Obesogenic Environments: Does Proximity Matter?
Photo credit: (c) World Obesity
Expressively characterising the influence of the environment, the term ‘obesogenic’ (an environment that hinders sufficient physical activity and promotes excessive intake of food, thereby making obesity more likely to occur) is commonly used. This concept is not new; 15 years ago it was suggested that interventions to create less obesogenic environments present relatively low-cost means to help reduce obesity. More recently UK policy makers have engaged with this idea and have actioned decisions on things such as the location of fast food outlets. For instance, in November 2017 the Mayor of London announced a total ban of fast food takeaways opening within 400 metres of schools in the city - Evening Standard.
While most agree that such decisions are unlikely to have negative effects in terms of obesity, a concern is that the evidence base to support such decisions being protective [of obesity] is equivocal at best.
The concept of an environmental effect on obesity is intuitively appealing. The idea that how close you live to a fast food outlet or a local park could influence your likelihood of gaining weight seems a logical one. However, identifying the actual role (over the assumed role) of the environment is central to improving the prevention and treatment of obesity. Proximity is not the only determining factor when it comes to a person choosing where to buy their food or whether or not they will be physically active. Other factors are also likely to play a role, such as cost, available modes of transport, personal values, and social support, to name a few.
There is considerable debate in the literature about the relative importance of people and/or place characteristics to predict health related outcomes. Most empirical studies have concluded that where you live matters for health, although probably not as much as who you are. However, it has also been suggested that improvements in public health will be achieved by a greater focus on place. It is possible that the failure to find consistent associations may be due to methodological challenges. Researchers and practitioners face a myriad of methodological questions, which have considerable consequences for the interpretation of outputs, yet are seldom discussed or considered. There seems to be a focus on headline statements, which in some instances are unqualified or misguided leading to policy decisions that are not evidence based – such as banning fast food takeaways from opening around schools.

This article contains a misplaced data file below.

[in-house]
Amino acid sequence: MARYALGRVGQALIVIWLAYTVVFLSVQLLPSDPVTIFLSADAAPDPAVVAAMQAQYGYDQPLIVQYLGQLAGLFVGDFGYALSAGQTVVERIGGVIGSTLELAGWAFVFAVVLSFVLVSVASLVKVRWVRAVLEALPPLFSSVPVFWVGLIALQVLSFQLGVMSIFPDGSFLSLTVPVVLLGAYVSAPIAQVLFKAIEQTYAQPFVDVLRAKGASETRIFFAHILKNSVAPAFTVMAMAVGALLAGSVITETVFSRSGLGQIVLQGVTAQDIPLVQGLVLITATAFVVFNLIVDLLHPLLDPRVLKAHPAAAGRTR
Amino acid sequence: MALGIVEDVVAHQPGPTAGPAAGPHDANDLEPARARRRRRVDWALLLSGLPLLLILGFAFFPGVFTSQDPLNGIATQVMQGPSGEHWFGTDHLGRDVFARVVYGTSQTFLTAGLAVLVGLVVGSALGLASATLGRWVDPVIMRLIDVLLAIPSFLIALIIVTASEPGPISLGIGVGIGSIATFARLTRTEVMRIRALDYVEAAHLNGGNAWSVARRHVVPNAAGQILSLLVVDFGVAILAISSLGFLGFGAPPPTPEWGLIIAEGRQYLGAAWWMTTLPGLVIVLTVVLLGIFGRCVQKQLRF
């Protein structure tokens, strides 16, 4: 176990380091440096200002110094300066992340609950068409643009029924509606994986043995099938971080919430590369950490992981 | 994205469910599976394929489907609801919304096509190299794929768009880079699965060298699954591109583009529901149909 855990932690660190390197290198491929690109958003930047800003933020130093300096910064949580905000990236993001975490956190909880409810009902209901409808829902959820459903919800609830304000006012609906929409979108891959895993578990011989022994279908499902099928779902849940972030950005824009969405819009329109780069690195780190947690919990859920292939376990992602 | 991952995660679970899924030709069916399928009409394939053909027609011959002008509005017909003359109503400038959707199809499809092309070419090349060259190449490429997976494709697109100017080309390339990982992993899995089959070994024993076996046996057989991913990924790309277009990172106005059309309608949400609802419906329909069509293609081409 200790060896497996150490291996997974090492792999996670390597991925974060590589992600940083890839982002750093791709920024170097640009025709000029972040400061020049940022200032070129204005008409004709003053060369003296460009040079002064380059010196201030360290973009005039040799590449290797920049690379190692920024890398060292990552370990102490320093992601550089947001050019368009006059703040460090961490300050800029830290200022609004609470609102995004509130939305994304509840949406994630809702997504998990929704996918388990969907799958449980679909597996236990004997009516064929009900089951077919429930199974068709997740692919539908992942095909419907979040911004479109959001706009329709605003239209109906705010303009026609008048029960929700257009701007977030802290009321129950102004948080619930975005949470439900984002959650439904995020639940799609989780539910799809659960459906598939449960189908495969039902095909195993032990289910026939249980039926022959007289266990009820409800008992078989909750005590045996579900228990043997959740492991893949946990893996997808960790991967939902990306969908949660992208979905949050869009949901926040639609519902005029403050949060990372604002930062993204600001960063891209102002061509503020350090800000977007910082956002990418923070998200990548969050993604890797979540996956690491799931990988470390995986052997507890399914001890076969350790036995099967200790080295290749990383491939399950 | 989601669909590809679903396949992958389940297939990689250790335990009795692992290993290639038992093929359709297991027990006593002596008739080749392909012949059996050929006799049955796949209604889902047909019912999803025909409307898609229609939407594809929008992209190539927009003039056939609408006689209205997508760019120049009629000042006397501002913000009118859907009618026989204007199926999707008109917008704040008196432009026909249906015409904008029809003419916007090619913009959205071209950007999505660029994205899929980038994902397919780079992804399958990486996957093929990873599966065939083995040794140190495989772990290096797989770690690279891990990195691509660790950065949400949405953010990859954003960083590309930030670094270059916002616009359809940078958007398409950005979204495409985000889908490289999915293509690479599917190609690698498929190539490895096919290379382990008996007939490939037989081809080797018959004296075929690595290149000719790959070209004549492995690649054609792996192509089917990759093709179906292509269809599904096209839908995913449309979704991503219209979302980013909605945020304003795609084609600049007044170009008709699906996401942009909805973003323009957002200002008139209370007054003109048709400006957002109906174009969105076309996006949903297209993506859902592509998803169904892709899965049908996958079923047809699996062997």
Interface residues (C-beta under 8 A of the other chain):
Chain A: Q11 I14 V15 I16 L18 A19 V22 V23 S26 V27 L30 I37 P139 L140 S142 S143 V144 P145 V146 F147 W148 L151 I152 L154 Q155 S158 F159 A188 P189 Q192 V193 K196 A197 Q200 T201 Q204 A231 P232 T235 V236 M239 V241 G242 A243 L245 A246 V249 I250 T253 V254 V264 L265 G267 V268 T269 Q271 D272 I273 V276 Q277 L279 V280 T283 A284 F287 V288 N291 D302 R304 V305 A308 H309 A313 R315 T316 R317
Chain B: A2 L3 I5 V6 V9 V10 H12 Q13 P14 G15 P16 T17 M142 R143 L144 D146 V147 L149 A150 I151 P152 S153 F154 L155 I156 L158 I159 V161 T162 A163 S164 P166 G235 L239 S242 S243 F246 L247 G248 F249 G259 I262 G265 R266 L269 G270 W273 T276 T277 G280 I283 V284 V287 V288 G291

When we consider obesity as the outcome (rather than health related outcomes more broadly) the evidence in relation to the food environment is equivocal and not well placed to support some of the recommendations currently being proposed. This is not to say that practitioners should wait for the evidence to provide the answer. There are many examples of innovative thinking and novel approaches from around the UK, and these practices should be encouraged. However, what is often missing is robust evaluation. For example, a robust evaluation of the actual impact of fast food takeaway bans on the prevalence of childhood obesity is needed. Evaluations such as these will ensure that researchers and practitioners learn from best practice and inform the evidence base along the way. This will require collaborative working across multiple disciplines and sectors, in order to identify the actual role of the environment in the prevention and treatment of obesity.